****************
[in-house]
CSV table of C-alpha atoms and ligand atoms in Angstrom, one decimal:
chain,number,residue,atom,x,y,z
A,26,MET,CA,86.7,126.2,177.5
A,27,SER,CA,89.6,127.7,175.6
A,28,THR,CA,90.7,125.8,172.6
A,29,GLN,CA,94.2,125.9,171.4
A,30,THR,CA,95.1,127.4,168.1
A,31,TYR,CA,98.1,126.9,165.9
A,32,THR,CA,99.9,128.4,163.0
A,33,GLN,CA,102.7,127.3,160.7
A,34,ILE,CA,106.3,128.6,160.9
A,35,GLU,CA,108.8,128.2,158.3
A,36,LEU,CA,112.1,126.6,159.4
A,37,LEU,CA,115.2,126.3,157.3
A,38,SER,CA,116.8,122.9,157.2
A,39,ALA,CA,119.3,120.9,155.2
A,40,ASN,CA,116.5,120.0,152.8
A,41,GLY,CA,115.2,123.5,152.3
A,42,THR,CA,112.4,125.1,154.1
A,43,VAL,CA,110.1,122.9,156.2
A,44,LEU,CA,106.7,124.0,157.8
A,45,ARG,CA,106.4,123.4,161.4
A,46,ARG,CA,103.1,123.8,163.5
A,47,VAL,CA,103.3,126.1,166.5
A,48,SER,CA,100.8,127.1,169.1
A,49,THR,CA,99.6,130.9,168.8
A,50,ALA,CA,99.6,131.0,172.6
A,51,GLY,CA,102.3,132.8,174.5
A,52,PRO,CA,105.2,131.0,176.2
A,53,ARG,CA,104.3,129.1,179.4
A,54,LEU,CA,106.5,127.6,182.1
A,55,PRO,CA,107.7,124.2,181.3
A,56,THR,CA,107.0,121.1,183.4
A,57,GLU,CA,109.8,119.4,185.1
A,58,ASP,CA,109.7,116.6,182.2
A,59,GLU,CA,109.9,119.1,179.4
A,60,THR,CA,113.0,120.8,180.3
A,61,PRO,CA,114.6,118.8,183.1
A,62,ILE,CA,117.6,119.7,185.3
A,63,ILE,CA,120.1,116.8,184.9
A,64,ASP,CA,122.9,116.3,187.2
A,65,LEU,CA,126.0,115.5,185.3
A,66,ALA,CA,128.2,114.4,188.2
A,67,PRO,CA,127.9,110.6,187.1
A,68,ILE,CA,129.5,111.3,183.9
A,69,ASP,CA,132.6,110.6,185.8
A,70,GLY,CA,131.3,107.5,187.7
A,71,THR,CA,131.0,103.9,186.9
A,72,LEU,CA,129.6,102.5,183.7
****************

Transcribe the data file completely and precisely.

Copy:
[in-house]
CSV table of C-alpha atoms and ligand atoms in Angstrom, one decimal:
chain,number,residue,atom,x,y,z
A,26,MET,CA,86.7,126.2,177.5
A,27,SER,CA,89.6,127.7,175.6
A,28,THR,CA,90.7,125.8,172.6
A,29,GLN,CA,94.2,125.9,171.4
A,30,THR,CA,95.1,127.4,168.1
A,31,TYR,CA,98.1,126.9,165.9
A,32,THR,CA,99.9,128.4,163.0
A,33,GLN,CA,102.7,127.3,160.7
A,34,ILE,CA,106.3,128.6,160.9
A,35,GLU,CA,108.8,128.2,158.3
A,36,LEU,CA,112.1,126.6,159.4
A,37,LEU,CA,115.2,126.3,157.3
A,38,SER,CA,116.8,122.9,157.2
A,39,ALA,CA,119.3,120.9,155.2
A,40,ASN,CA,116.5,120.0,152.8
A,41,GLY,CA,115.2,123.5,152.3
A,42,THR,CA,112.4,125.1,154.1
A,43,VAL,CA,110.1,122.9,156.2
A,44,LEU,CA,106.7,124.0,157.8
A,45,ARG,CA,106.4,123.4,161.4
A,46,ARG,CA,103.1,123.8,163.5
A,47,VAL,CA,103.3,126.1,166.5
A,48,SER,CA,100.8,127.1,169.1
A,49,THR,CA,99.6,130.9,168.8
A,50,ALA,CA,99.6,131.0,172.6
A,51,GLY,CA,102.3,132.8,174.5
A,52,PRO,CA,105.2,131.0,176.2
A,53,ARG,CA,104.3,129.1,179.4
A,54,LEU,CA,106.5,127.6,182.1
A,55,PRO,CA,107.7,124.2,181.3
A,56,THR,CA,107.0,121.1,183.4
A,57,GLU,CA,109.8,119.4,185.1
A,58,ASP,CA,109.7,116.6,182.2
A,59,GLU,CA,109.9,119.1,179.4
A,60,THR,CA,113.0,120.8,180.3
A,61,PRO,CA,114.6,118.8,183.1
A,62,ILE,CA,117.6,119.7,185.3
A,63,ILE,CA,120.1,116.8,184.9
A,64,ASP,CA,122.9,116.3,187.2
A,65,LEU,CA,126.0,115.5,185.3
A,66,ALA,CA,128.2,114.4,188.2
A,67,PRO,CA,127.9,110.6,187.1
A,68,ILE,CA,129.5,111.3,183.9
A,69,ASP,CA,132.6,110.6,185.8
A,70,GLY,CA,131.3,107.5,187.7
A,71,THR,CA,131.0,103.9,186.9
A,72,LEU,CA,129.6,102.5,183.7